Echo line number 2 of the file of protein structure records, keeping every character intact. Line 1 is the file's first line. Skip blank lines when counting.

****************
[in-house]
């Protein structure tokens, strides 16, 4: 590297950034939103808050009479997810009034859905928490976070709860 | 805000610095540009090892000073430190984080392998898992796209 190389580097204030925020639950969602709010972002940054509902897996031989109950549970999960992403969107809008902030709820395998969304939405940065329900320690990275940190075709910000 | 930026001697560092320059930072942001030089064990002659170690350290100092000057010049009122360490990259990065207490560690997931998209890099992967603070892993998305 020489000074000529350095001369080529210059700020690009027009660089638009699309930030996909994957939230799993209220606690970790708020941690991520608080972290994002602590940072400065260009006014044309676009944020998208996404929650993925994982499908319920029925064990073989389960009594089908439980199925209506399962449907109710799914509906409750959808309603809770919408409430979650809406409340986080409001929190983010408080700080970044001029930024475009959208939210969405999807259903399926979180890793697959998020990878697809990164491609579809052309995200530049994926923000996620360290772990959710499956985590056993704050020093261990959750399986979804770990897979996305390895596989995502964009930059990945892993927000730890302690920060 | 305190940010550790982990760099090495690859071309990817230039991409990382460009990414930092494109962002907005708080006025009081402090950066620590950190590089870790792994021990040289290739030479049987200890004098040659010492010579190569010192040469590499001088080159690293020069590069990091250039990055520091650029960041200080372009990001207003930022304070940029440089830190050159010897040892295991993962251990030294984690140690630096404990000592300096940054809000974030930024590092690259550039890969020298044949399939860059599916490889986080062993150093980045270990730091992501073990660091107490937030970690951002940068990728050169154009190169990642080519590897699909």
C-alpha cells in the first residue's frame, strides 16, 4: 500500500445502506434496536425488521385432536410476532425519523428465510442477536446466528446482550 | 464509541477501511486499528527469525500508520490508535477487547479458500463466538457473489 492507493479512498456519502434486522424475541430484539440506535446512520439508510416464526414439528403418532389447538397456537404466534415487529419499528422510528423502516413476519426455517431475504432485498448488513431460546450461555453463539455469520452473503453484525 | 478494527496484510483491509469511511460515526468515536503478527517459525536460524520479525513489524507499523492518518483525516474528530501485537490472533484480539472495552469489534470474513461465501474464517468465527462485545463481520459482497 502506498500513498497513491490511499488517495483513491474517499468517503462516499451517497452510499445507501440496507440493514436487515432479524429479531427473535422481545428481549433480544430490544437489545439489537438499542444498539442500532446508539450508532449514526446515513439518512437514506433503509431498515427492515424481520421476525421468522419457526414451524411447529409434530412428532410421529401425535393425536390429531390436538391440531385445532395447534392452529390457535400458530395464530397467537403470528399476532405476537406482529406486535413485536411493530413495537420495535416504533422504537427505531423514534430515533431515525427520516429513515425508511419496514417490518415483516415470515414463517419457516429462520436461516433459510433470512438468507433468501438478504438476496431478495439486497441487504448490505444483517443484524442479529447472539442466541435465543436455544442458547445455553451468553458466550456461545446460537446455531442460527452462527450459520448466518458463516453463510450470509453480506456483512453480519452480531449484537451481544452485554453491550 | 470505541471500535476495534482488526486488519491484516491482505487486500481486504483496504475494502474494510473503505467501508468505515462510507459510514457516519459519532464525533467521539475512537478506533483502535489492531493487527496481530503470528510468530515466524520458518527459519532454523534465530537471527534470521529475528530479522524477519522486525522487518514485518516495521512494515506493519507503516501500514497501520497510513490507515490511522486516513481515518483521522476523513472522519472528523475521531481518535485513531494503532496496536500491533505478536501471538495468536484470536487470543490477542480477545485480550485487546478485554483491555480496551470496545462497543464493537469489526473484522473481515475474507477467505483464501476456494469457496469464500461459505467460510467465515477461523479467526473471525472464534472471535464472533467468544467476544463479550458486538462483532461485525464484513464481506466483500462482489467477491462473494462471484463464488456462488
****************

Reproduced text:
């Protein structure tokens, strides 16, 4: 590297950034939103808050009479997810009034859905928490976070709860 | 805000610095540009090892000073430190984080392998898992796209 190389580097204030925020639950969602709010972002940054509902897996031989109950549970999960992403969107809008902030709820395998969304939405940065329900320690990275940190075709910000 | 930026001697560092320059930072942001030089064990002659170690350290100092000057010049009122360490990259990065207490560690997931998209890099992967603070892993998305 020489000074000529350095001369080529210059700020690009027009660089638009699309930030996909994957939230799993209220606690970790708020941690991520608080972290994002602590940072400065260009006014044309676009944020998208996404929650993925994982499908319920029925064990073989389960009594089908439980199925209506399962449907109710799914509906409750959808309603809770919408409430979650809406409340986080409001929190983010408080700080970044001029930024475009959208939210969405999807259903399926979180890793697959998020990878697809990164491609579809052309995200530049994926923000996620360290772990959710499956985590056993704050020093261990959750399986979804770990897979996305390895596989995502964009930059990945892993927000730890302690920060 | 305190940010550790982990760099090495690859071309990817230039991409990382460009990414930092494109962002907005708080006025009081402090950066620590950190590089870790792994021990040289290739030479049987200890004098040659010492010579190569010192040469590499001088080159690293020069590069990091250039990055520091650029960041200080372009990001207003930022304070940029440089830190050159010897040892295991993962251990030294984690140690630096404990000592300096940054809000974030930024590092690259550039890969020298044949399939860059599916490889986080062993150093980045270990730091992501073990660091107490937030970690951002940068990728050169154009190169990642080519590897699909």